In a new interview, Mitt Romney says that he criticized Donald Trump’s 2005 comments about women last week because they were “so over the line” that they demanded an answer.
“I felt that I had to say something again to simply point out to the women of America, and to the men of America,” Romney said in a podcast interview with Ashcroft in America posted on Friday, “that we're better than that and that this does not represent the quality or character of our country.”
In the interview, Romney talks at length about the 2012 Republican primary, the general election against President Obama ("It was not until election night that we recognized we were not going to win”), why he believes Republican voters nominated Trump, what the future holds for Republican Party as an institution, and how he thinks it’s likely that Hillary Clinton will win, but he doesn’t think “it's impossible that Donald Trump wins,” saying he has a 25% chance.
"We're conflicted as a people right now,” he said. “To a certain degree, we feel patriotism, pride in our country, [and] hope for the future. We're family-oriented, God-fearing, hardworking people. On the other hand, there's a growing stream of anger and resentment, defeatism, victimhood, and a lot of people are sort of torn in both ways. We have our better angels and our darker angels, if you will.”
That anger dictates the choice nominee, according to Romney, who outlined a pretty specific vision of what Trump represents in the party:
The voters chose a person who is on the populist spectrum, who is more isolationist both in foreign policy and economic policy than has been the party's tradition. I think that stems from the fact that people are angry about the lack of progress on issues they care about. They watch TV and listen to radio and hear a lot of people saying it could better, [asking] why can't the politicians get these done. They're angry about the people that they've elected in the past — the establishment, if you will. This resentment towards those who are more successful, resentment towards politicians, resentment towards the elite and media led the voters to chose someone who was willing to fly in the face of the leaders of the country.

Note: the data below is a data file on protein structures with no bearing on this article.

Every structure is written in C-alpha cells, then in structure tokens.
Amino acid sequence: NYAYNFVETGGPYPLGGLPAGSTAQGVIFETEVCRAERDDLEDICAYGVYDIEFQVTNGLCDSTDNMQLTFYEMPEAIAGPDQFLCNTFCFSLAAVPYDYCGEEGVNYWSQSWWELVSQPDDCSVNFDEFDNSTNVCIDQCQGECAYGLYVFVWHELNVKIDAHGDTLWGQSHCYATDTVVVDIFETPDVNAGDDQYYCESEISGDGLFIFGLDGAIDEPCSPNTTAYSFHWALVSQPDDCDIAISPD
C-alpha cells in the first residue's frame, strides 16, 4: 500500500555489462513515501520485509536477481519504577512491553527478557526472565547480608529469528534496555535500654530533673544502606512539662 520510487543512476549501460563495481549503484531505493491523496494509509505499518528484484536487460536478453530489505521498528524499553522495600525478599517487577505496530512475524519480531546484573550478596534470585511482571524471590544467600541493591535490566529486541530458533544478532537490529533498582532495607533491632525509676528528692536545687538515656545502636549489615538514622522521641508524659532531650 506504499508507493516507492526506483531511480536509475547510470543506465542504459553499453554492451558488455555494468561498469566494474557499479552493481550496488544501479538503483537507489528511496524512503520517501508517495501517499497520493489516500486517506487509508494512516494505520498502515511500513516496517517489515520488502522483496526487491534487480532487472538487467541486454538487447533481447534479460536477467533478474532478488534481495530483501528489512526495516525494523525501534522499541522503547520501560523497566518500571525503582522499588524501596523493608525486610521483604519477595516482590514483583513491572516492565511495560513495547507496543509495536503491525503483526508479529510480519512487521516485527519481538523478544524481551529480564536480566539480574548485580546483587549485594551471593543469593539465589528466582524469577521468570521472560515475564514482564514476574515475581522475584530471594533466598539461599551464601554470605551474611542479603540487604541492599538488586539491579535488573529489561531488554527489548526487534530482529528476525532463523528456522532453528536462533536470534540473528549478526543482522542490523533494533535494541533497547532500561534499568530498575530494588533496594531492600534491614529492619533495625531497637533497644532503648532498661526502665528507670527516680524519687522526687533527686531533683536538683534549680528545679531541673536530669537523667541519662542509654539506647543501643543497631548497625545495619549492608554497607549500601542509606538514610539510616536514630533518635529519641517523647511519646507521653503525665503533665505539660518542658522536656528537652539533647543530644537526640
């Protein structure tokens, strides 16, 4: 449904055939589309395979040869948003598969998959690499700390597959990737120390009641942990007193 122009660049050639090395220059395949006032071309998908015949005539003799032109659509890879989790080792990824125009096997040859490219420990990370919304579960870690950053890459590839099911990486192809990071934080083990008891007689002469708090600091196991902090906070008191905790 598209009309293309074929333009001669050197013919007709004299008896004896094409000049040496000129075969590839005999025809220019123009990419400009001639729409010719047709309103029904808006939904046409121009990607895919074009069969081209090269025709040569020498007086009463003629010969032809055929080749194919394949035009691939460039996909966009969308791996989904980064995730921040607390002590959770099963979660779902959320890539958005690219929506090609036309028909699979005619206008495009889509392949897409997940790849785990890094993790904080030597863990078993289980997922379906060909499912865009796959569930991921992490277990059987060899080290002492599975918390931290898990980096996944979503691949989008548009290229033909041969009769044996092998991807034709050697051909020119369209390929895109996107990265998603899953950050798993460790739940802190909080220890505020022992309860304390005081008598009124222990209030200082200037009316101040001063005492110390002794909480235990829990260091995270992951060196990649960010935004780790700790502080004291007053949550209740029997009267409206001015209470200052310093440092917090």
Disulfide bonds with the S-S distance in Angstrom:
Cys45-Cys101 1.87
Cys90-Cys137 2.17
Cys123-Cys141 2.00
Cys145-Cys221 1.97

But what that means for the party is less clear in his view — and what the aftermath of Trump’s potential defeat will look like, arguing that the party may need a sort of once-in-a-generation leader to bridge the gulf between the populists and the more traditional Republicans:
It's hard for me to gauge what would happen if Mr. Trump were to lose. I think it's more likely he'll lose than not. If he were to win, I think my party would be particularly troubled between those who were strong supporters of Mr. Trump and a smaller number at that stage who would be wanting to go in a different direction. But if he were to lose, then I think there are going to be many, many people who still carry his banner — a banner, if you will, of anger, resentment, wanting dramatic change, different policies on immigration and trade than we have typically adopted as a party versus those who are the traditional, more mainstream Republicans. Whether they can come back together again or not is a darn good question. I happen to think that for that to happen requires a person of unusual skill: a Churchill, an Eisenhower, an individual who's able to step forward, a Reagan, who's able to step forward and bring people together.
He is not, however, optimistic that this will happen soon.
“I don't know that we will see that person in 2020 or in the months leading up to that,” he said. “But absent that kind of leadership, I think it will be very difficult for the Humpty Dumpty to be put back together again."
Nathaniel Meyersohn is a political reporting intern and is based in New York.
Contact Nathaniel Meyersohn at firstname.lastname@example.org.
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